Justin Trudeau’s Political Godfather

Without Stephen Harper, the Liberals would still be the soulless, grey, grubby political machine they were a decade ago

Photograph by michael_swan
michael_swan

One of the most successful and important figures in Canadian history gave up his seat in the Commons this week. The Globe and Mail reported the news on page 4 of Saturday’s edition under the headline “Harper Resigns To Pursue Consultancy.” The former prime minister announced the news in an otherwise empty Parliament Hill conference room, later broadcasting his characteristically bland remarks through Facebook.

The winner-take-all nature of elections can produce odd moments like this. I remember once, shortly after Harper’s Tories won re-election in 2011, meeting Michael Ignatieff at a store in downtown Toronto. He was buying cat food. Just a few months previous, Ignatieff was being spoken of as Canada’s next great Liberal prime minister. Now, he was running Whiskas through a self-checkout scanner. That’s cruel.

It’s doubly cruel where Harper is concerned—because, as John Ibbitson concedes in Saturday’s Globe, Harper’s legacy on the big issues was largely positive. “If Liberal leader Paul Martin had won the election in 2006 and proceeded to impose greater accountability on the public service, to cut taxes, to solve the softwood lumber dispute, and to apologize and offer redress for the the abuses at residential schools, dollars to doughnuts he would have received high marks all around.”

Ibbitson lists other Harper accomplishments, such as landmark trade deals, and excellent stewardship of the economy at a time of global crisis. But to my mind, perhaps his greatest feat was finally throwing the Liberals out of power so they could clear out their rot. Blinded as we are now by Justin Trudeau’s army of smiley, happy people, remember that this was once the party of Alfonso Gagliano, Jean Carle, and Jacques Corriveau—a soulless, grubby political machine that had no purpose except to keep the Grit tribe in power. Harper smashed all that. Without him, there would be no Justinian Restoration, and Canada likely would be the same somewhat dour, insecure and politically backward place it was under the feuding grey men of the late Chrétien–Martin era.

This is not to whitewash Harper. Nothing can excuse the toxic, Islamophobic populism of the Tories’ last election campaign, when they attempted to sway voters with cheap gambits. But none of those gambits produced anything in the way of lasting policy. The Canada that Trudeau inherited from Harper was rich, confident and ascendant on the world stage.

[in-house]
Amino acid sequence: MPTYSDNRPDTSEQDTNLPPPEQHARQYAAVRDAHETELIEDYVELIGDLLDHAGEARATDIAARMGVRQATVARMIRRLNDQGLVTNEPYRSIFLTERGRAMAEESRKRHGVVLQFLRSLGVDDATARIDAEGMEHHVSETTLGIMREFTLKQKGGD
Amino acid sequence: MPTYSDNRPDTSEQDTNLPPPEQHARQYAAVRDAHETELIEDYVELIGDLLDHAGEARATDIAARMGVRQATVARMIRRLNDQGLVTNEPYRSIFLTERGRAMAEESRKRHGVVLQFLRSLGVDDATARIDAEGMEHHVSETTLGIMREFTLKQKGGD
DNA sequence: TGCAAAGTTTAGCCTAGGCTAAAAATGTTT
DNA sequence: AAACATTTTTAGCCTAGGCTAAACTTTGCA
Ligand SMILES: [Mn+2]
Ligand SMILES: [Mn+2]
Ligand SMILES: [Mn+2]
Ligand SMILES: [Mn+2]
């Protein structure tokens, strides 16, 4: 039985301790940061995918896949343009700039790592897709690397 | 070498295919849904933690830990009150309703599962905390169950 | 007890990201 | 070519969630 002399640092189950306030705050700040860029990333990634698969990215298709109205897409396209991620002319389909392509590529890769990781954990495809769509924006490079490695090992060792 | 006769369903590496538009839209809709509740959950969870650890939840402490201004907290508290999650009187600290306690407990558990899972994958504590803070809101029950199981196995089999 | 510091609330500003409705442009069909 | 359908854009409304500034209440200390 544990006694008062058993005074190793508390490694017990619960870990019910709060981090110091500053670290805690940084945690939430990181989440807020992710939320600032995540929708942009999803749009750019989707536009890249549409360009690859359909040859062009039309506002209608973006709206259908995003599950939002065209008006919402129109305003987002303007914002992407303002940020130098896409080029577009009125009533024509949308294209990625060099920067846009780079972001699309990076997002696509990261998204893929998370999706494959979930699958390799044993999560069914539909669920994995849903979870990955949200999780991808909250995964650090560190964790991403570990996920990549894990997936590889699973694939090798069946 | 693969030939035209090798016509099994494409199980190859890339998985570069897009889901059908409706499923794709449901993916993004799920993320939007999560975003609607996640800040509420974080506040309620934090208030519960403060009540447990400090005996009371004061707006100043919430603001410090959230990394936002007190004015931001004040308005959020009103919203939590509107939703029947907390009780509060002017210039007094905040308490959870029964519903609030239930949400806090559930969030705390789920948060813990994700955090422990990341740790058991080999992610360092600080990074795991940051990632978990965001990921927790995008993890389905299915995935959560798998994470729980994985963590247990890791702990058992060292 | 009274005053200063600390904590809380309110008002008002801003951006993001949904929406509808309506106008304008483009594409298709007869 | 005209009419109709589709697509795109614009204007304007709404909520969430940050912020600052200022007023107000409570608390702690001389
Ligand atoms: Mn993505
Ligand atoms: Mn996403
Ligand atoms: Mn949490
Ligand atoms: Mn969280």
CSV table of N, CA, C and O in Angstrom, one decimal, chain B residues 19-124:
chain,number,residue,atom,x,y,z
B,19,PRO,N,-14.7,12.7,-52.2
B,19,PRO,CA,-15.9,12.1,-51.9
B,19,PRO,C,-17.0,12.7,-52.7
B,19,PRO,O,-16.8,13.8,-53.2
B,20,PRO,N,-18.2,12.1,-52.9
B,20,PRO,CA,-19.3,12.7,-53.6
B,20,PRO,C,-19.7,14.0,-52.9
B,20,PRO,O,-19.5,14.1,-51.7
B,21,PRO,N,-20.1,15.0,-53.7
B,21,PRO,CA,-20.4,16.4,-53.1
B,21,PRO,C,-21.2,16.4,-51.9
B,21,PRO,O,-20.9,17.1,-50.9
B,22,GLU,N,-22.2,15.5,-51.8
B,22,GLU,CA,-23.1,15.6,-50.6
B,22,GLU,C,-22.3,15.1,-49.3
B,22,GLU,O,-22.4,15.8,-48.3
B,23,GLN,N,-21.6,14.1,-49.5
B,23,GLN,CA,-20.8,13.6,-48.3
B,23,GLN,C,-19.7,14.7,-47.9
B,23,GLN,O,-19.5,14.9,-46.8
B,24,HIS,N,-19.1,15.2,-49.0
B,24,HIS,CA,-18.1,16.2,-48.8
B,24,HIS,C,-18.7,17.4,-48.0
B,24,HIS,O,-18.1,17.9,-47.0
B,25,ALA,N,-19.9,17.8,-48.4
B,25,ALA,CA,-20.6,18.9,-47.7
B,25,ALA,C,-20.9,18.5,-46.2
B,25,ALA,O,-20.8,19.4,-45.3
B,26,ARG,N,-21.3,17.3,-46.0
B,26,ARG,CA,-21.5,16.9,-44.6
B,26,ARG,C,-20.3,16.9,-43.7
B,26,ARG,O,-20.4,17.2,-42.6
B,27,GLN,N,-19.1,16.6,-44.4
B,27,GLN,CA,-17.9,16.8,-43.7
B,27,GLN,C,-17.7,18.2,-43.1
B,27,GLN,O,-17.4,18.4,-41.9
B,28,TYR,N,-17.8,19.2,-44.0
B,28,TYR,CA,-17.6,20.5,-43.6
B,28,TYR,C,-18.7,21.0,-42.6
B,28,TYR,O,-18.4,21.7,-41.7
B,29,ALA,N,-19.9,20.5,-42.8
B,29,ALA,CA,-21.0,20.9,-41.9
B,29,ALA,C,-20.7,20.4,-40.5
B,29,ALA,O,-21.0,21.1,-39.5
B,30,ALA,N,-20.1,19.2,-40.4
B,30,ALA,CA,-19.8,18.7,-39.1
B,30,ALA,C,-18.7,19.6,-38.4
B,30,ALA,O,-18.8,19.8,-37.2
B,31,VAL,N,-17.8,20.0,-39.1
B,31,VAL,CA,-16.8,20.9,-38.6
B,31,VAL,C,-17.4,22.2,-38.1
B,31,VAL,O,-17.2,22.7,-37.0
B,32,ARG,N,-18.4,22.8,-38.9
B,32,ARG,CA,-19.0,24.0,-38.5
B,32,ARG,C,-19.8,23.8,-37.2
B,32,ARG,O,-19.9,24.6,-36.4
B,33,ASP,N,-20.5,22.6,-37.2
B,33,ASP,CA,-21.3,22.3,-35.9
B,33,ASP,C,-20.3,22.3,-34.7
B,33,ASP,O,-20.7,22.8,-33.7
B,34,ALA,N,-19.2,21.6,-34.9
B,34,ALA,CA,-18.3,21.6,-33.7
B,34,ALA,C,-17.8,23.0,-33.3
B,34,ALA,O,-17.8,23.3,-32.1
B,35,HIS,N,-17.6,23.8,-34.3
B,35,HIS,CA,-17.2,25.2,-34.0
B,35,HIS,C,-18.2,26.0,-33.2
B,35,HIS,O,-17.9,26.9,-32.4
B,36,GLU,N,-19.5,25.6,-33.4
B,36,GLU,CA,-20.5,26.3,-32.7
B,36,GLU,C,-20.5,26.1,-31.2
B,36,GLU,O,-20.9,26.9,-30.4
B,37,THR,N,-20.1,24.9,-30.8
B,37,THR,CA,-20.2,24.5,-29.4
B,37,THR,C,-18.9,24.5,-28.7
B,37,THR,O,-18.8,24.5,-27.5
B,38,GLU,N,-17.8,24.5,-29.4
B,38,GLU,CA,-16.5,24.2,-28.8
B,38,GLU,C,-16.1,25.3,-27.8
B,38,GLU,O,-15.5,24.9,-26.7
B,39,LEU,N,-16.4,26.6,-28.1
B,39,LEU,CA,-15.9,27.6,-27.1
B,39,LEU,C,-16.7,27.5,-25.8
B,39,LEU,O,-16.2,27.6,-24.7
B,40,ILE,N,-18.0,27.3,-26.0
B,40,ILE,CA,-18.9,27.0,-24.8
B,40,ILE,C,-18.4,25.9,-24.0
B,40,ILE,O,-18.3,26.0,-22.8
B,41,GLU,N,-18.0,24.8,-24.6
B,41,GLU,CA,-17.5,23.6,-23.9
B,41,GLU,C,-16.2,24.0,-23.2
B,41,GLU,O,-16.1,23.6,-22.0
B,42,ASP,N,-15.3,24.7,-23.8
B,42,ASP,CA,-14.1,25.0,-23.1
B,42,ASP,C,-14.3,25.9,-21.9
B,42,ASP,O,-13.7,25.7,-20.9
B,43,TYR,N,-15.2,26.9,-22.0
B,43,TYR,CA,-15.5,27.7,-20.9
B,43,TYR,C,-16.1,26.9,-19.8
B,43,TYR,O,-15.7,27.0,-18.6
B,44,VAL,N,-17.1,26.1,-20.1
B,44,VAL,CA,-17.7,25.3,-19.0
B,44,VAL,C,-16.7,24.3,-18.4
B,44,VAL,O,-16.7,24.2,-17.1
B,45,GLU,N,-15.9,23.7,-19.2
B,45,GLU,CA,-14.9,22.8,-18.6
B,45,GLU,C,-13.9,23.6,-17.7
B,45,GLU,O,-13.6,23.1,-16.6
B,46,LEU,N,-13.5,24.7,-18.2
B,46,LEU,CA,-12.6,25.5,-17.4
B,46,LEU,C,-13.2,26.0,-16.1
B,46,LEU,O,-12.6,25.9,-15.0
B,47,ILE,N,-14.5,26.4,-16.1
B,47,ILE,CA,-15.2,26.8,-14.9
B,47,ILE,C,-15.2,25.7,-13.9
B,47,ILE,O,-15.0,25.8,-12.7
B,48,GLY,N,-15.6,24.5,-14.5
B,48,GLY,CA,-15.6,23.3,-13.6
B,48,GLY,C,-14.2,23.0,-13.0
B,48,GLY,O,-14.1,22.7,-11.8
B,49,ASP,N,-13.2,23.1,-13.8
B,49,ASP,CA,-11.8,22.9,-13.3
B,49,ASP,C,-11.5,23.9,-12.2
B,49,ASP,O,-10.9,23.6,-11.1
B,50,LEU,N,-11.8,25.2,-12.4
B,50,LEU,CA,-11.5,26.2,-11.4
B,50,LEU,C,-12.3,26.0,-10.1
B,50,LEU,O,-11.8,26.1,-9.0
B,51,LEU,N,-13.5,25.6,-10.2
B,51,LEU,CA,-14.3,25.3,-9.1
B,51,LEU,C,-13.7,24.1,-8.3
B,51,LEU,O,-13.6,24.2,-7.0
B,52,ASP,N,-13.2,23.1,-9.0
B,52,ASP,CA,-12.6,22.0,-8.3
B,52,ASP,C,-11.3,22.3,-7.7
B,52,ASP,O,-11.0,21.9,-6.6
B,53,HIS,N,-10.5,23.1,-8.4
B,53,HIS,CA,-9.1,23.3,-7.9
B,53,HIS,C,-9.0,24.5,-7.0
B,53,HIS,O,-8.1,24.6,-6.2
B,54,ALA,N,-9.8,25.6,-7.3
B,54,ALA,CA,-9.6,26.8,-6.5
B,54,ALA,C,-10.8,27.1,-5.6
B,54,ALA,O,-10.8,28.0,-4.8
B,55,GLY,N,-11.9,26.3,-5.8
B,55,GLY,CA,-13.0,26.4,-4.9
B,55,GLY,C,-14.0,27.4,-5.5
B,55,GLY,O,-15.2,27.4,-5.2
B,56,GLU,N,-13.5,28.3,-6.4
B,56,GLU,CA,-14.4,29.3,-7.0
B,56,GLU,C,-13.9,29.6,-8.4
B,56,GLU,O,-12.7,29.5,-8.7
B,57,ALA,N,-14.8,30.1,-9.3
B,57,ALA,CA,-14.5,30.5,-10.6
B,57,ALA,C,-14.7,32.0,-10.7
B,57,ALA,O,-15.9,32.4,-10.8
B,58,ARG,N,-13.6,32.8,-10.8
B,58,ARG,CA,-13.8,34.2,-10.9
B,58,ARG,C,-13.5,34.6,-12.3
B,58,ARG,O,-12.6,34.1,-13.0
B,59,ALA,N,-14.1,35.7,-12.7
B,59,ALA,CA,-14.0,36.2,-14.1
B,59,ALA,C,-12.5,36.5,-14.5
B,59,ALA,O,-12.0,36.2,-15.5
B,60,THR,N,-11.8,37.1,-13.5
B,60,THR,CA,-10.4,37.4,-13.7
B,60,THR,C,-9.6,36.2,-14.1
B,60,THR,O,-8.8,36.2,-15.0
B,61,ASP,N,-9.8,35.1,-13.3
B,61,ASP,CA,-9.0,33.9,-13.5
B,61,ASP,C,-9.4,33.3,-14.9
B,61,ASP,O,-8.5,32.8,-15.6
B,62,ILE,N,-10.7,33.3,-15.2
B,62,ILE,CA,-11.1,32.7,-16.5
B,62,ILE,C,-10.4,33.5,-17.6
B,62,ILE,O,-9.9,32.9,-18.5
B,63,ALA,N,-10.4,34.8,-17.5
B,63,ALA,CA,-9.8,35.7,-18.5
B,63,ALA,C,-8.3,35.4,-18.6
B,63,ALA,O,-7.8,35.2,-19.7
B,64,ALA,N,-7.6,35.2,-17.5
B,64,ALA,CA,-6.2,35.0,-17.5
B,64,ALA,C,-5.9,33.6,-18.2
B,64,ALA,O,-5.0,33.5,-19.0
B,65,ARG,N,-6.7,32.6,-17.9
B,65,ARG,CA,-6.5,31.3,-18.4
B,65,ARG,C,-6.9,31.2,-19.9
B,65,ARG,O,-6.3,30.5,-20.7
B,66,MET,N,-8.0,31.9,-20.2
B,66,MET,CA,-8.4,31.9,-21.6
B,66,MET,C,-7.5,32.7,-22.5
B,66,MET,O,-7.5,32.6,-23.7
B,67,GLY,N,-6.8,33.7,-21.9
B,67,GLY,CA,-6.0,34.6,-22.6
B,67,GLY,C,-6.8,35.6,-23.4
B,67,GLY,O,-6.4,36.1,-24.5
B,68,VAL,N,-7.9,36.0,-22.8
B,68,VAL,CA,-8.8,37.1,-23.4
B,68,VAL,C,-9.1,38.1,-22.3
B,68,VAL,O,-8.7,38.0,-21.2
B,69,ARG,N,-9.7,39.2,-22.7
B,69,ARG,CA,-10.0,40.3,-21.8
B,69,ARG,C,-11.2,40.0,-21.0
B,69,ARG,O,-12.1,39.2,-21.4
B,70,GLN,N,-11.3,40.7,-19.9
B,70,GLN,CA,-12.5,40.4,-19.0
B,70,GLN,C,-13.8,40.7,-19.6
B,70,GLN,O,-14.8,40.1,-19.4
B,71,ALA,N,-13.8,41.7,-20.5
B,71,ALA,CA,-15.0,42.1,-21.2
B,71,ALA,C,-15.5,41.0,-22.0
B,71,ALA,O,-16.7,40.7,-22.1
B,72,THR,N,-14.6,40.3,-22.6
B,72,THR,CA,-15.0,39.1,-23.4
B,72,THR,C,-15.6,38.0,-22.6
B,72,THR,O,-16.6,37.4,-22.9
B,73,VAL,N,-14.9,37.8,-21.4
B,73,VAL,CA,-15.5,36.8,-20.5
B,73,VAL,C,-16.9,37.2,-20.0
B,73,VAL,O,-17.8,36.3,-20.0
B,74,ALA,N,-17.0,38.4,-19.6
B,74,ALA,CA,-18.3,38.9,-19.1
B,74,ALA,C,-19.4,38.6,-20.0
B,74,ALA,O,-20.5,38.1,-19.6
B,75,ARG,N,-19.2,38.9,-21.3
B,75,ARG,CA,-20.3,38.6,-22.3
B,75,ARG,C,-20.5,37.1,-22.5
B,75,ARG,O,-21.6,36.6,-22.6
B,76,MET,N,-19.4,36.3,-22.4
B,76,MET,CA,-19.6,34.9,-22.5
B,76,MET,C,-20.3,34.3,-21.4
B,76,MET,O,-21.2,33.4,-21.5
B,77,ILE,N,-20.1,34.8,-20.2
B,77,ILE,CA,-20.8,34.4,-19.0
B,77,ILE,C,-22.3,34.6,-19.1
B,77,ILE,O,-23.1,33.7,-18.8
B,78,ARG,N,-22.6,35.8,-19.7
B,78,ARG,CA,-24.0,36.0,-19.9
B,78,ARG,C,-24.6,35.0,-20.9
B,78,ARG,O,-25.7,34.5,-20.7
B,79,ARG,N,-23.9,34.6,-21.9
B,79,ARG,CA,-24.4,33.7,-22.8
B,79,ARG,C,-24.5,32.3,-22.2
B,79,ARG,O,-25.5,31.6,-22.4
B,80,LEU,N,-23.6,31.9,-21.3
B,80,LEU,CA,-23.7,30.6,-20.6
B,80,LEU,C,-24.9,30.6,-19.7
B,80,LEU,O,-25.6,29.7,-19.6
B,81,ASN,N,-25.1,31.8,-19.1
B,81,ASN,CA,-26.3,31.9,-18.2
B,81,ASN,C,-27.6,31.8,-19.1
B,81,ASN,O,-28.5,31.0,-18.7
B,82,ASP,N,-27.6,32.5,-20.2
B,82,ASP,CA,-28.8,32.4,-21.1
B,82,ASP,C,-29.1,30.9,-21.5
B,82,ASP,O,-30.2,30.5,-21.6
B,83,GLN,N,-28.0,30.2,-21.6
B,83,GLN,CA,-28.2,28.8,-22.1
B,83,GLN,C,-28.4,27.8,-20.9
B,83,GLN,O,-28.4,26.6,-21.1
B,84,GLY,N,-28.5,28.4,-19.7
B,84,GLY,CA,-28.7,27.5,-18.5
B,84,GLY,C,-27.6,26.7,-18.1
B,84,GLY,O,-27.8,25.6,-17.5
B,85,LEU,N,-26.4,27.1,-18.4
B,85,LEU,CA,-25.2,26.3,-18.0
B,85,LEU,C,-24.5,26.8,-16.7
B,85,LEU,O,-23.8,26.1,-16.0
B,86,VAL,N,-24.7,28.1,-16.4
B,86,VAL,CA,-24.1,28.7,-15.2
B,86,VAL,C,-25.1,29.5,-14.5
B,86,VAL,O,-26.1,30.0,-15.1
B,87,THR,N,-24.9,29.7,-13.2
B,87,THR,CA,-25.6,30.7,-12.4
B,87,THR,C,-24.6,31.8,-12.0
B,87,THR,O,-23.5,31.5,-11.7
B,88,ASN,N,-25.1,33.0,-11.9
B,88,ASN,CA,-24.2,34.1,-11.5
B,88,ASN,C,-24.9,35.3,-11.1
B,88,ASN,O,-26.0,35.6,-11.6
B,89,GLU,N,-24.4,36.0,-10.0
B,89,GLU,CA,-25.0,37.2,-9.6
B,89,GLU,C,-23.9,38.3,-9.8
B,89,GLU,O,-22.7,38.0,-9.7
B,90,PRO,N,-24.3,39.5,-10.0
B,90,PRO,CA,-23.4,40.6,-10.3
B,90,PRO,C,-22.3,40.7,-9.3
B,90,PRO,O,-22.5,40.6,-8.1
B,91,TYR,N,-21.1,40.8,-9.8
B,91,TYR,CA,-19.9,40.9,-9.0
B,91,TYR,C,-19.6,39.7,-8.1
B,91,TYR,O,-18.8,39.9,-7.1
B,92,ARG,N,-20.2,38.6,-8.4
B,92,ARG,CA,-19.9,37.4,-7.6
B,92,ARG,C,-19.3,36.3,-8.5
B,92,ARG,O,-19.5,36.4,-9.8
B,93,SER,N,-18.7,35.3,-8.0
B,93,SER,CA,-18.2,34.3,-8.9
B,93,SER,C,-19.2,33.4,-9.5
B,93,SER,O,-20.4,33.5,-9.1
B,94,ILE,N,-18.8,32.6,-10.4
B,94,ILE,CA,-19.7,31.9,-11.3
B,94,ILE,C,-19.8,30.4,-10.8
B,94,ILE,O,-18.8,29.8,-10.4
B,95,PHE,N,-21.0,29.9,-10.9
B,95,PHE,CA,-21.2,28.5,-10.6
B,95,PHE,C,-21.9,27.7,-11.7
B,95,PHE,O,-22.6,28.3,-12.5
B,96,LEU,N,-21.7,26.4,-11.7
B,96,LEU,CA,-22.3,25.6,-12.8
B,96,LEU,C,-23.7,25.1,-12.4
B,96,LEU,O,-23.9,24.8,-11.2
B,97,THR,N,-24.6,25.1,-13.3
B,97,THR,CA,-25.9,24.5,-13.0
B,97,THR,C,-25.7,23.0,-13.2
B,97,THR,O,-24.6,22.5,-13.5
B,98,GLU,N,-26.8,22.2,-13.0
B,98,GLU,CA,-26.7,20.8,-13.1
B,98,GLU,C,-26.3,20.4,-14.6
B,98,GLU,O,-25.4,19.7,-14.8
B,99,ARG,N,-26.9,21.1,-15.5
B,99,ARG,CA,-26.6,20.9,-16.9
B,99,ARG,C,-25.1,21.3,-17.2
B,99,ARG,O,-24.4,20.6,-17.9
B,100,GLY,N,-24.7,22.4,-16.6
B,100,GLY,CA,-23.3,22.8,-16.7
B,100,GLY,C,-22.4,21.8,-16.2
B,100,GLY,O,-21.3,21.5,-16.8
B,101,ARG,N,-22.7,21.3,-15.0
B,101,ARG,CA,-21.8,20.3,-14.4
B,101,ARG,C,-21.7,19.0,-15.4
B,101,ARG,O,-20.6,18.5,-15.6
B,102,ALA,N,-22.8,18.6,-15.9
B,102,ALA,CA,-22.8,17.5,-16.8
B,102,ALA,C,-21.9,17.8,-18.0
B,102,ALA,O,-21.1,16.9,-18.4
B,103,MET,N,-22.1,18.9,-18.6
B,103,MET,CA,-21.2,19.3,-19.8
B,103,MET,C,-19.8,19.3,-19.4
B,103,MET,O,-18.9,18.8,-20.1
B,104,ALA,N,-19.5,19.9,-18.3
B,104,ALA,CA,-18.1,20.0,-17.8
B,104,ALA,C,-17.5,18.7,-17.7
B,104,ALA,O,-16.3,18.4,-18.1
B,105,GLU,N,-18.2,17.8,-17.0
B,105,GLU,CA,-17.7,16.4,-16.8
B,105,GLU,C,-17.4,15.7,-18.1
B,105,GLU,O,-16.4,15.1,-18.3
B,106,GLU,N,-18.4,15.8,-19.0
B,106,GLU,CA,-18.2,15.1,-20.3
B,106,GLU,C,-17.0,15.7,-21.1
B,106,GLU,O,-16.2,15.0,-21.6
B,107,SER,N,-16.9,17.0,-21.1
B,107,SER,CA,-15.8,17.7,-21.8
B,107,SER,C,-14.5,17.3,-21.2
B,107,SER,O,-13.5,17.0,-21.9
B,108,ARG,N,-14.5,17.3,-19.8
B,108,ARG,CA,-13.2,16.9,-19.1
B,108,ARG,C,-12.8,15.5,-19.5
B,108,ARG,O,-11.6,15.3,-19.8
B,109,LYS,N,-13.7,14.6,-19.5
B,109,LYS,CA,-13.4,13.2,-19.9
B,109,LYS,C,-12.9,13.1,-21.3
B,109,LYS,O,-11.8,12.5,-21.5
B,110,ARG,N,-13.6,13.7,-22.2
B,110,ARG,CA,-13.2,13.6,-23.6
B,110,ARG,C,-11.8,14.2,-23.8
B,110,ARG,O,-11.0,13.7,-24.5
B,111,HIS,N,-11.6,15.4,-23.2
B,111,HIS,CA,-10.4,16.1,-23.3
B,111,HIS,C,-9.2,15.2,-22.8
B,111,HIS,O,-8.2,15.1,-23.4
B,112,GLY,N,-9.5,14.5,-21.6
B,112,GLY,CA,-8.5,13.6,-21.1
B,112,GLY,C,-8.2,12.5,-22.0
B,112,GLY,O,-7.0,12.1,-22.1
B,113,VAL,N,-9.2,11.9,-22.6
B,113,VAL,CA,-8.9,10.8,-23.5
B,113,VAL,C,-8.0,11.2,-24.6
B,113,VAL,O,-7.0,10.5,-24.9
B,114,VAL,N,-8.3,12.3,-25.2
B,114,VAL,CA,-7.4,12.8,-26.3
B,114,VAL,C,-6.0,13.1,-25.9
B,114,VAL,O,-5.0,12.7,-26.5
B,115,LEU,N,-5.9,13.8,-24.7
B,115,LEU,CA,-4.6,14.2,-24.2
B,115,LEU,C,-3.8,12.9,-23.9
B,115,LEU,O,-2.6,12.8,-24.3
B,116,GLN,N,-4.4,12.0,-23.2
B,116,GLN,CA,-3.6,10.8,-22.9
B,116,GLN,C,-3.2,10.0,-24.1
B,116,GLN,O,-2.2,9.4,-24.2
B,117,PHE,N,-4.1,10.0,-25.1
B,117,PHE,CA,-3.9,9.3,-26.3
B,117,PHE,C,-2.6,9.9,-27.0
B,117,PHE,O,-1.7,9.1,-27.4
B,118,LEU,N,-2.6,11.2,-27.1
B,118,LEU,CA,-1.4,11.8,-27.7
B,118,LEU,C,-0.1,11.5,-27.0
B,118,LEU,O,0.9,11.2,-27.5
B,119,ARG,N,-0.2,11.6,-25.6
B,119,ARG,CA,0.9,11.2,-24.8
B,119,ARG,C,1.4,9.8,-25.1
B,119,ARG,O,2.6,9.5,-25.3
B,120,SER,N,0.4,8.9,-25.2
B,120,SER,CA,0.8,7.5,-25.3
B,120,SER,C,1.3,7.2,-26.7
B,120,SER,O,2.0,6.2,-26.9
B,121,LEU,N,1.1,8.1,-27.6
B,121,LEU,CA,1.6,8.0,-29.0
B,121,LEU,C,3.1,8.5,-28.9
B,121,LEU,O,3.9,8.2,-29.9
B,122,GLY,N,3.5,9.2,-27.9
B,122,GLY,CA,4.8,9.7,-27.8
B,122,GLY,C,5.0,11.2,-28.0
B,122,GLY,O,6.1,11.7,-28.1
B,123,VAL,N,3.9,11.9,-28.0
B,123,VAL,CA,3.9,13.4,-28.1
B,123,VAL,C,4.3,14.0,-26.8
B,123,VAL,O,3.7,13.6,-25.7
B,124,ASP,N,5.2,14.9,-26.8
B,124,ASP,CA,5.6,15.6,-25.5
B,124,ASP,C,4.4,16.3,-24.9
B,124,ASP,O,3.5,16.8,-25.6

So why is Harper’s exit Page 4 news? In part, it is because we all have short memories when it comes to politics: Many Canadians who can list the entire starting lineup of the 1993 Blue Jays would have a hard time naming more than one or two Cabinet Ministers from Jean Chrétien’s first term in office. Moreover, by the time multi-term leaders leave office, they usually have grown so unpopular that no one is in the mood for sympathetic send-offs.

But in the case of Harper, there is an additional factor, which is the overpowering charisma and newness of Justin Trudeau, richly documented in glossy magazine spreads around the planet. No matter what you think of Trudeau, it is unquestionable that—for good or ill—he has summoned into existence a completely new era in Canadian politics. And when something feels this new, it makes everything that came before it feel old.

Not just “former,” or “ex” or “previous.” But flat out old. Shuffle off, Grandpa Harper, we’re going to need that conference room for a photo shoot.

Harper is only fifty-seven years old. If Brian Mulroney is any useful guide, Harper may still be giving speeches and going on foreign trade missions in 2040. But where the public imagination is concerned, he’s already cashed out his cat food, taken his receipt, and wandered off into the parking lot.

Jonathan Kay
Jonathan Kay (@jonkay) is a journalist, book author and editor, and public speaker.

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Jennifer Hollett I have been digging into the pages of The Walrus Summer Reading issue and remarking at all of the contributions from our former and current Fellows. It reminds me that every issue of The Walrus is a result of a culmination of efforts (including lengthy fact-checking) from the editorial team, the emerging journalists they train, and the generous supporters who make all of this happen.

Through The Walrus Editorial Fellowship Program, we have the privilege of training the next generation of professionals who are passionate about the integrity of journalism. In the Summer Reading issue, 2021 Cannonbury Fellow Connor Garel wrote a piece on Frankie Perez and the art of breaking. Tajja Isen contributed an excerpt from her first book, Some of my Best Friends. Isen, who also began her career at The Walrus as a Cannonbury Fellow, is currently Editor-in-Chief at Catapult magazine.

Our 2022 Chawkers Fellow, Mashal Butt, was instrumental in making sure we got the facts straight in our Summer Reading issue, having fact-checked six features, including Sarah Totton’s short story “The Click.” And, you can look forward to a cover story on housing affordability by our 2022 Justice Fund Writer in Residence, JS Rutgers. (Rutgers is now a climate reporter for The Narwhal.)

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